Analysis of an Arched Outer-Race Ball Bearing Considering Centrifugal Forces

[+] Author and Article Information
B. J. Hamrock, W. J. Anderson

NASA Lewis Research Center, Cleveland, Ohio

J. of Lubrication Tech 95(3), 265-271 (Jul 01, 1973) (7 pages) doi:10.1115/1.3451796 History: Received June 23, 1972; Online October 18, 2010


A thrust load analysis of an arched outer-race ball bearing which considers centrifugal forces but which neglects gyroscopics, elastohydrodynamics, and thermal effects was performed. A Newton-Raphson method of iteration was used in evaluating the radial and axial projection of the distance between the ball center and the outer raceway groove curvature center (V and W). Fatigue life evaluations were made. The similar analysis of a conventional bearing can be directly obtained from the arched bearing analysis by simply letting the amount of arching be zero (g = 0) and not considering equations related to the unloaded half of the outer race. The analysis was applied to a 150-mm angular contact ball bearing. Results for life, contact loads, and angles are shown for a conventional bearing (g = 0) and two arched bearings (g = 0.127 mm (0.005 in.), and 0.254 mm (0.010 in.)). The results indicate that an arched bearing is highly desirable for high speed applications. In particular, for a DN value of 3 million (20000 rpm) and an applied axial load of 4448 N (1000 lb), an arched bearing shows an improvement in life of 306 percent over that of a conventional bearing. At 4.2 million DN (28000 rpm), the corresponding improvement is 340 percent. It was also found for low speeds, the arched bearing does not offer the advantages that it does for high speed applications.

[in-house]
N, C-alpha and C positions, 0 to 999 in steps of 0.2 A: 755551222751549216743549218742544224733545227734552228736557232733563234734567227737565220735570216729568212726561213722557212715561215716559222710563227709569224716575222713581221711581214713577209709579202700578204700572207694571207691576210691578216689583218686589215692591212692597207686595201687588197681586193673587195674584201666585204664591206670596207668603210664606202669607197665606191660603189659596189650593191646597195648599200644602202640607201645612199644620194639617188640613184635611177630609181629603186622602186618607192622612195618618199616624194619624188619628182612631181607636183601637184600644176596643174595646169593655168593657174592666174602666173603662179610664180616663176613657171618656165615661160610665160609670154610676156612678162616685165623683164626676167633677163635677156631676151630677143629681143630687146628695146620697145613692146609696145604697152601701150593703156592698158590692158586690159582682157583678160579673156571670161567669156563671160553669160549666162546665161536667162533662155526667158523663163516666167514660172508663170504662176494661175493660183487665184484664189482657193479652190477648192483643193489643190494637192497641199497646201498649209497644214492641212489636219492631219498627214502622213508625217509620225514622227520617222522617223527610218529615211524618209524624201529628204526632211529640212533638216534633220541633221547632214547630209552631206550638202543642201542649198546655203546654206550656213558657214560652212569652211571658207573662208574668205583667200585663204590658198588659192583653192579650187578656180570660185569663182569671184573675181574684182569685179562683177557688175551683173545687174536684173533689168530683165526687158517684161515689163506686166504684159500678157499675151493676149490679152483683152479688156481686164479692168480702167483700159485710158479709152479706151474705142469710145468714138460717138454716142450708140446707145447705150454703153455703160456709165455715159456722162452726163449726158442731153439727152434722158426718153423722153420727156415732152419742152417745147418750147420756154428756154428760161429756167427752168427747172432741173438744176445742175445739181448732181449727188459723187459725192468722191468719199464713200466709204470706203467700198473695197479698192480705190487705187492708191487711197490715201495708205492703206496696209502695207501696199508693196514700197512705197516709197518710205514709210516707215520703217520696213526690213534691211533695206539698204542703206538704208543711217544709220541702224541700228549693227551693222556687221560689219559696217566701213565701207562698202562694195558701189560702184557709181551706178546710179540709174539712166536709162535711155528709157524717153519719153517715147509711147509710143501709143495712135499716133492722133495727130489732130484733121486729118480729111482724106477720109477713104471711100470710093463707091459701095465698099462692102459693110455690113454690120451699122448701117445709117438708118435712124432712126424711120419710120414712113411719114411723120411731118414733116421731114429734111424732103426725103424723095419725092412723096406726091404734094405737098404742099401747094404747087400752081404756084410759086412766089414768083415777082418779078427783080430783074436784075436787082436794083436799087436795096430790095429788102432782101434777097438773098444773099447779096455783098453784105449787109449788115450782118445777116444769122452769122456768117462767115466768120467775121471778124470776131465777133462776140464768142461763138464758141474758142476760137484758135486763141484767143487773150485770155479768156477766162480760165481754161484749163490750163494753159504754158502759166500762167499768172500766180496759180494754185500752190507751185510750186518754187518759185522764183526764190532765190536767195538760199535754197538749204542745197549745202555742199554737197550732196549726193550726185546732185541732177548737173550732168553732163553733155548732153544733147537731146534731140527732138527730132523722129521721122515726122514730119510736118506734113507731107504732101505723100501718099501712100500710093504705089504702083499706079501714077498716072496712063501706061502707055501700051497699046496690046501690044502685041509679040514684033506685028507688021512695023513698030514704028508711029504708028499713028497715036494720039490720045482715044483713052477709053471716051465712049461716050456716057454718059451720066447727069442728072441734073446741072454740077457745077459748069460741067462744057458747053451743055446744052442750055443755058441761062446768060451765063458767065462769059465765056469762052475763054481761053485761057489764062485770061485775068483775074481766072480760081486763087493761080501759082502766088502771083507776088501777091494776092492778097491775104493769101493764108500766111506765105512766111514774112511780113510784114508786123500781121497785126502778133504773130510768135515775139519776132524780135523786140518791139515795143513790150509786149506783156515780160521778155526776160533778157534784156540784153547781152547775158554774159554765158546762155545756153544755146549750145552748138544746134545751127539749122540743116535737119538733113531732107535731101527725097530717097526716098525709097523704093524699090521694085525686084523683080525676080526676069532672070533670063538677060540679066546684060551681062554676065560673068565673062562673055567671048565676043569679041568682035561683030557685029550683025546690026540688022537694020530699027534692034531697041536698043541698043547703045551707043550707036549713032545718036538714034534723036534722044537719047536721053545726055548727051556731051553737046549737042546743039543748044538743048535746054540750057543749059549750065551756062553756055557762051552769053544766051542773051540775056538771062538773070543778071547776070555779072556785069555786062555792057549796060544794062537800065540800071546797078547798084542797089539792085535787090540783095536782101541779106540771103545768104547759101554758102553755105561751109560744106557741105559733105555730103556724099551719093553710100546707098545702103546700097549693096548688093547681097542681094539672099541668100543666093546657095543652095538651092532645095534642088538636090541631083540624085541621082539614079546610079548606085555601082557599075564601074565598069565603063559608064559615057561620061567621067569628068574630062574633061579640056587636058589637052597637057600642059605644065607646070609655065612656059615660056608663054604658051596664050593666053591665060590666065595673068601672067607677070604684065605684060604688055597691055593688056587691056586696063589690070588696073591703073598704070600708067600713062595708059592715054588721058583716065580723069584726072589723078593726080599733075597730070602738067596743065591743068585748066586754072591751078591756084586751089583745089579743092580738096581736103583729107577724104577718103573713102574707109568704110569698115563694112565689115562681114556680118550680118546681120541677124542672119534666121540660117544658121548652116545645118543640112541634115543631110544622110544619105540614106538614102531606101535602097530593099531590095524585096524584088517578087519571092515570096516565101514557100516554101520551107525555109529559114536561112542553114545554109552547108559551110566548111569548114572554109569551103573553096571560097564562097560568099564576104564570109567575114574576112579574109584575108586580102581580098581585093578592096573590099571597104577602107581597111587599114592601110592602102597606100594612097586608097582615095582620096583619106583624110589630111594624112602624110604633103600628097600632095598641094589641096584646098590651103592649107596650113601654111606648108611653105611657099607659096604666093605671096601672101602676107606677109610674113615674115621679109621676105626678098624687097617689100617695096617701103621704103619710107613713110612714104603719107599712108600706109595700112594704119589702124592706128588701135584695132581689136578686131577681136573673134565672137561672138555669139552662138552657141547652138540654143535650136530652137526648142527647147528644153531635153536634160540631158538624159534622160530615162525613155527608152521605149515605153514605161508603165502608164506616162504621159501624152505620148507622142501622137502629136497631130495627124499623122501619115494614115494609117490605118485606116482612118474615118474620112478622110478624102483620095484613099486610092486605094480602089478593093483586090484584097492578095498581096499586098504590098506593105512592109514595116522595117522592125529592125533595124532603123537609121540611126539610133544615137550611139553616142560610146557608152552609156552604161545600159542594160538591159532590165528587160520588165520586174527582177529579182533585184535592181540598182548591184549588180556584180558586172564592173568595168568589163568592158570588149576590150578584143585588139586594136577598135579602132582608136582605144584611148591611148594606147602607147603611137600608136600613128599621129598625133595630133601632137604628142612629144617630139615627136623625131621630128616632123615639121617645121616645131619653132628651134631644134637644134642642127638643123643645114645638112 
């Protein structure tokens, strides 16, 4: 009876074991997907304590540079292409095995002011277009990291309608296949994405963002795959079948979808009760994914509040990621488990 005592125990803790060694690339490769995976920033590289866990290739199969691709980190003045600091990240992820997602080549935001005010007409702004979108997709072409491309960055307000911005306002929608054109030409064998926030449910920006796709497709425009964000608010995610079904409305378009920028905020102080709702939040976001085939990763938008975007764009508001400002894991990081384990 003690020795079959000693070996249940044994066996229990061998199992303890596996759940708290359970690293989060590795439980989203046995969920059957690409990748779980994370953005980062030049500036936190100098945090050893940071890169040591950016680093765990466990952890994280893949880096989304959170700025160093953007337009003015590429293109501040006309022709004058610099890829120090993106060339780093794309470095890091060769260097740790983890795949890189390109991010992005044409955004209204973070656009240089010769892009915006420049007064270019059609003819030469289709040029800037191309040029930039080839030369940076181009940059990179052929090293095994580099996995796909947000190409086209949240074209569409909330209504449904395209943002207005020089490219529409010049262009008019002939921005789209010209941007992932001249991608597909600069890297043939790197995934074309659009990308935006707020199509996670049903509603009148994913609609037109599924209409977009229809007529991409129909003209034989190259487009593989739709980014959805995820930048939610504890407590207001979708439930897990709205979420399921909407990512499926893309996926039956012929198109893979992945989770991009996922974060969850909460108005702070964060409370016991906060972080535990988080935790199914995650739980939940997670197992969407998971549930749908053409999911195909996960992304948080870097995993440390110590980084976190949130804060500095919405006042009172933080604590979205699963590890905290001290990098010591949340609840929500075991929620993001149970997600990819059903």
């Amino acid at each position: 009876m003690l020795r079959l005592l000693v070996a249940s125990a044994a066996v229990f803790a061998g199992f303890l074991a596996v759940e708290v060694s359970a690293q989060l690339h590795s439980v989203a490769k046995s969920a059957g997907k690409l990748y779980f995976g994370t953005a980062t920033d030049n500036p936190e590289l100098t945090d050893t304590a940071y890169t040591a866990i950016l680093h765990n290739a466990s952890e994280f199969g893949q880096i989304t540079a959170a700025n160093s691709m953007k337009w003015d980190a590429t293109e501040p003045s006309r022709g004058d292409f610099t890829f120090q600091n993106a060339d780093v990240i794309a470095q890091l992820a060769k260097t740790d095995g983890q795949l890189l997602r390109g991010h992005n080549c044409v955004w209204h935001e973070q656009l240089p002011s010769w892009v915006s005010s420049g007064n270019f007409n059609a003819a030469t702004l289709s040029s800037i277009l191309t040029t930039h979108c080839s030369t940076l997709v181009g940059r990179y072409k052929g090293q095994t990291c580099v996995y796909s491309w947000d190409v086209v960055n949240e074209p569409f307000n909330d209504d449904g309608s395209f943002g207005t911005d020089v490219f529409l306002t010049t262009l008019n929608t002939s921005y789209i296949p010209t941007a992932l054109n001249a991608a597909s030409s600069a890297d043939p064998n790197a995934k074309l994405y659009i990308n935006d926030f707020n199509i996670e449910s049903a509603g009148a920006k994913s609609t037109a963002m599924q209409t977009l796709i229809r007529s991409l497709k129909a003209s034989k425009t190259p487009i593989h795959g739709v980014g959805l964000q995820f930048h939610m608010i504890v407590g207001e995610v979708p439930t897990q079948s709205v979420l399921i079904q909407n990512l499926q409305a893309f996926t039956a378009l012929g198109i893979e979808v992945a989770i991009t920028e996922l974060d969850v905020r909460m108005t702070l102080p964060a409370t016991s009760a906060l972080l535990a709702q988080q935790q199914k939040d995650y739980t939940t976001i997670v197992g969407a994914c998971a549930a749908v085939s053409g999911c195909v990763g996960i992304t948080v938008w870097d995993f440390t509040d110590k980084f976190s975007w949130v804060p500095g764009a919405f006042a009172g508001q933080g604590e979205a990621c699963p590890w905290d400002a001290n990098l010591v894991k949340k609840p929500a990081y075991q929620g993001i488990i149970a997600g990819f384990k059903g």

Copyright © 1973 by ASME
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